The thing about bankruptcy is that it doesn’t mean the end of the company, as the auto bailouts showed. While some companies, like Solyndra, inevitably closed showed after liquidating their assets, another recently-bankrupt company, EnerDel (also referred to as Ener1) has announced that many of their former customers are standing by the battery-makers side, hoping for a leaner, more efficient company.
Ener1’s story is not for the faint of heart, that is for sure. While EnerDel batteries were slated for use in the Th!nk City EV, Th!nk’s own bankruptcy (it’s third in a decade) saw production cease of its little electric car, slashing demand for EnerDel’s batteries. As it so happens, Ener1 owned a controlling interest in Th!nk Global, and ended up losing more than $73 million when the EV maker went bankrupt once again.
But while Th!nk Global was to be EnerDel’s largest customer (and may yet, if production resumes as planned) it was not the battery maker’s only customer. Volvo, now owned by China’s Geely, is using Ener1’s batteries in 250 of its C30 electric compact test cars. Lightning Motorcycles is also moving forward with planned production for an all-electric motorcycle using EnerDel’s battery system.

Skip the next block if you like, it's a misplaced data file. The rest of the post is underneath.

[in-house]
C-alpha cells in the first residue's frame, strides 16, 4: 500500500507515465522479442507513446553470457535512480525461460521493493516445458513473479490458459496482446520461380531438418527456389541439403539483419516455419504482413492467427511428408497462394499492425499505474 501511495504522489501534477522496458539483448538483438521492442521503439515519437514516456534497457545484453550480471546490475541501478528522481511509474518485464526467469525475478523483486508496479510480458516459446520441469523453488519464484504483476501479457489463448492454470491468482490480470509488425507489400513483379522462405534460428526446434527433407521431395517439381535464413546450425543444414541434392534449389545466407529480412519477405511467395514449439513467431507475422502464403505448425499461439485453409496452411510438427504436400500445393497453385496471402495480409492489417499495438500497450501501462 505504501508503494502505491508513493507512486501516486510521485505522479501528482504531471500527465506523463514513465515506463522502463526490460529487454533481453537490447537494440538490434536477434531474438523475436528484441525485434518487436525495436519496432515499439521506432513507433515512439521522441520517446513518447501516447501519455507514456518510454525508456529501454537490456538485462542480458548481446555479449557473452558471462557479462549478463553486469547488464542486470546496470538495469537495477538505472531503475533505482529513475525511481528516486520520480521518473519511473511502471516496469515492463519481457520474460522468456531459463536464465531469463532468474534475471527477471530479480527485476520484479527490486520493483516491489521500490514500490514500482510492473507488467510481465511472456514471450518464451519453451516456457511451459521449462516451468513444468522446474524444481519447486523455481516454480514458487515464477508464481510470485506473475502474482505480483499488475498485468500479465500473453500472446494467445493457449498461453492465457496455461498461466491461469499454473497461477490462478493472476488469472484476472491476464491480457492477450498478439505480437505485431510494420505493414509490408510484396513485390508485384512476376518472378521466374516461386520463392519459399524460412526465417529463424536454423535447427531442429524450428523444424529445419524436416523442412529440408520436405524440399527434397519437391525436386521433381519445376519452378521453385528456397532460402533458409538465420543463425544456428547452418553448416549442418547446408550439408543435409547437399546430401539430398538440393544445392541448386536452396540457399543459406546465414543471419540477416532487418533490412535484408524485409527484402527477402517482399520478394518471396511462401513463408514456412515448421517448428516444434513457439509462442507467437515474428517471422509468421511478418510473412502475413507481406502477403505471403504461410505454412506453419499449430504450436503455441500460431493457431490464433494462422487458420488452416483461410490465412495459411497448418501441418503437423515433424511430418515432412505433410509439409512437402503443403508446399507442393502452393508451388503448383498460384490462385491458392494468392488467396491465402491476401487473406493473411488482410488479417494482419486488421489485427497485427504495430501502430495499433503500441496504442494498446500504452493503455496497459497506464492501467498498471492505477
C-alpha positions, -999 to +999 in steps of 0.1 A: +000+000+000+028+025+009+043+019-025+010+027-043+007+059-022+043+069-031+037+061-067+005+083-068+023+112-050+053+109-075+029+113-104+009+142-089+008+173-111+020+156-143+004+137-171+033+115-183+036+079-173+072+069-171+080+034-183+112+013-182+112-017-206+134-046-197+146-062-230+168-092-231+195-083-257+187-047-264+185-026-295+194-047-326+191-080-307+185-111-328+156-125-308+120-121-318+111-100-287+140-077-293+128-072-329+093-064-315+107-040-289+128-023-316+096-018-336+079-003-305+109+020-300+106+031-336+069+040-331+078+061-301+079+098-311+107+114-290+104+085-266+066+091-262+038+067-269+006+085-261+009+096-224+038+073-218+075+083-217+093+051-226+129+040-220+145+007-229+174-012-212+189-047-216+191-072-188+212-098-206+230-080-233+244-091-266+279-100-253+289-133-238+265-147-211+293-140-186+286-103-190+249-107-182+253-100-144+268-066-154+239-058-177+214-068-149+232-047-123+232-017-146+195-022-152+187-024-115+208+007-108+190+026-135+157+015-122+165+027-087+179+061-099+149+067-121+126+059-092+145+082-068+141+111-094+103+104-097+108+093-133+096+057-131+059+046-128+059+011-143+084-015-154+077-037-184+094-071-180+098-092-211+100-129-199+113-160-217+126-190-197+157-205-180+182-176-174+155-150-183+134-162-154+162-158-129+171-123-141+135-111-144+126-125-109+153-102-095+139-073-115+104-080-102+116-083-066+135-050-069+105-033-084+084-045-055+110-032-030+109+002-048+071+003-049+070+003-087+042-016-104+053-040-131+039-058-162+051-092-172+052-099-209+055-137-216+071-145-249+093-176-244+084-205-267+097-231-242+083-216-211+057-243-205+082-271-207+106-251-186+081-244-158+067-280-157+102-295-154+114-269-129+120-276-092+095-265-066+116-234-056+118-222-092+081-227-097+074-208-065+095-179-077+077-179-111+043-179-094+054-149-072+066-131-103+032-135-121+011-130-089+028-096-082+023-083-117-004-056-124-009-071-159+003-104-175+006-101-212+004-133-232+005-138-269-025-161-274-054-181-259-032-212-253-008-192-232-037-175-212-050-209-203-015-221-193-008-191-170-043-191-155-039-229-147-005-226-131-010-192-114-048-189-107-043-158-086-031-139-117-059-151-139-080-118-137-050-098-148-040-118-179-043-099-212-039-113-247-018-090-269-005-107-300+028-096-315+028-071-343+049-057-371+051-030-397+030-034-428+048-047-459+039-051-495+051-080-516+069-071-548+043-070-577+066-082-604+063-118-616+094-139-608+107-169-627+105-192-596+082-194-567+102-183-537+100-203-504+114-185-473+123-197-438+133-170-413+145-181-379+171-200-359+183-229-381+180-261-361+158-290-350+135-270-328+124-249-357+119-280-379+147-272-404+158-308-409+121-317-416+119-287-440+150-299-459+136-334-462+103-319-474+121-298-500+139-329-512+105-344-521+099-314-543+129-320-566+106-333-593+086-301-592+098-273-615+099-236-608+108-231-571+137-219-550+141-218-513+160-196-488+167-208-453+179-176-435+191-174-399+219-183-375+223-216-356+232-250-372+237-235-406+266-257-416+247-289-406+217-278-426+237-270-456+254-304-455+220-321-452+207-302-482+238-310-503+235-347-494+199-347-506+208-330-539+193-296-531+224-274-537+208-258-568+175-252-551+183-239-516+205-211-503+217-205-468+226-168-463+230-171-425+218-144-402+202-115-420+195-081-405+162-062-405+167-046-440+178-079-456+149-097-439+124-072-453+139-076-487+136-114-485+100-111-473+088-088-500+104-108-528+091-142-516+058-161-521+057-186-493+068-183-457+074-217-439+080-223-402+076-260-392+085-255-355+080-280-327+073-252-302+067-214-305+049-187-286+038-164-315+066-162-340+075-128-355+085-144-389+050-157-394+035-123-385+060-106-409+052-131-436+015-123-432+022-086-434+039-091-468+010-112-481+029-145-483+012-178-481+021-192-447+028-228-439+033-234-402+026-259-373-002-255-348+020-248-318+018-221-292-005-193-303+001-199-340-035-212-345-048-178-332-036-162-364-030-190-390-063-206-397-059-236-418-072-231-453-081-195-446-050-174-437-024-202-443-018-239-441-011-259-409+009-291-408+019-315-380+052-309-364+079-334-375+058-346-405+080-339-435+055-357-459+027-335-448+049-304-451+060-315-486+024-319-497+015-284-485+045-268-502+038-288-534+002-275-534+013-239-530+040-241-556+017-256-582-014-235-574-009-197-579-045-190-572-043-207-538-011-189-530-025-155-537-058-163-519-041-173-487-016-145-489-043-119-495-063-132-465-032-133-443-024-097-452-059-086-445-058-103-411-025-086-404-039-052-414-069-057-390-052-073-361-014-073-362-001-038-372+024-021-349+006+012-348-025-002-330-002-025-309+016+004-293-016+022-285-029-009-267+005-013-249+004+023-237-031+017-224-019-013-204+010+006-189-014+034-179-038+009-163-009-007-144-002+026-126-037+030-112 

The Indiana-based EnerDel was the recipient of $118 million of stimulus money back in 2009, making it a prime target for Republicans on the war path. But despite this bankruptcy, EnerDel has been able to hold on to two high-profile clients, and will hopefully maintain other deals, like the agreement to provide China’s Waxiang electric cars with batteries.
What the future holds for Ener1 is any guess, though obviously some companies still see promise in the battery-maker’s technology and ability to re-organize whilst in bankruptcy. But can they make it in the long haul? Only time will tell.